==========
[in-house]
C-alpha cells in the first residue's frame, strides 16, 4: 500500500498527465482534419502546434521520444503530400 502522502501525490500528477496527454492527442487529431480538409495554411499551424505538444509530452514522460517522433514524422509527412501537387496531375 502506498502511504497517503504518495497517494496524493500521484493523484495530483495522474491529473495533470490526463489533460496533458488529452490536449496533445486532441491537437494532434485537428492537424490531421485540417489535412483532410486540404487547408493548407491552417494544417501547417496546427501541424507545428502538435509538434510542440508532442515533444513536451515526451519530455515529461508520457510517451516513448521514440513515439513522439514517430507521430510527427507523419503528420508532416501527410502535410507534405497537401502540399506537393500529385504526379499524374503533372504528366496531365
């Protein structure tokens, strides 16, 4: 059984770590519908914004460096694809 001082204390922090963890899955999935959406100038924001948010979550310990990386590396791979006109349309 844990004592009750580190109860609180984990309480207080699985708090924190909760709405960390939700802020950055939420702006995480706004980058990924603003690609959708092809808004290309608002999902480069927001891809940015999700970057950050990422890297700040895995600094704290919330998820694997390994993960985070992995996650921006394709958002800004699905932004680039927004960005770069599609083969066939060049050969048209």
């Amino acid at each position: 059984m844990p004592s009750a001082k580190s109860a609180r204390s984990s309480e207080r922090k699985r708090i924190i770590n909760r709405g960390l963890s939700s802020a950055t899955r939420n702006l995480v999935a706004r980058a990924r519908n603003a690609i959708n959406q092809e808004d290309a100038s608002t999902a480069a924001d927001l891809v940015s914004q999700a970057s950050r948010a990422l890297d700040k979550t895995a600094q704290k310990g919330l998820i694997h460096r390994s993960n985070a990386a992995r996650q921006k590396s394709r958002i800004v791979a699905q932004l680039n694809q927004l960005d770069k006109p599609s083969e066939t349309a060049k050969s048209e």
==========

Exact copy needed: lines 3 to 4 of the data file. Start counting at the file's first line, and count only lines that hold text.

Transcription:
């Protein structure tokens, strides 16, 4: 059984770590519908914004460096694809 001082204390922090963890899955999935959406100038924001948010979550310990990386590396791979006109349309 844990004592009750580190109860609180984990309480207080699985708090924190909760709405960390939700802020950055939420702006995480706004980058990924603003690609959708092809808004290309608002999902480069927001891809940015999700970057950050990422890297700040895995600094704290919330998820694997390994993960985070992995996650921006394709958002800004699905932004680039927004960005770069599609083969066939060049050969048209």
């Amino acid at each position: 059984m844990p004592s009750a001082k580190s109860a609180r204390s984990s309480e207080r922090k699985r708090i924190i770590n909760r709405g960390l963890s939700s802020a950055t899955r939420n702006l995480v999935a706004r980058a990924r519908n603003a690609i959708n959406q092809e808004d290309a100038s608002t999902a480069a924001d927001l891809v940015s914004q999700a970057s950050r948010a990422l890297d700040k979550t895995a600094q704290k310990g919330l998820i694997h460096r390994s993960n985070a990386a992995r996650q921006k590396s394709r958002i800004v791979a699905q932004l680039n694809q927004l960005d770069k006109p599609s083969e066939t349309a060049k050969s048209e």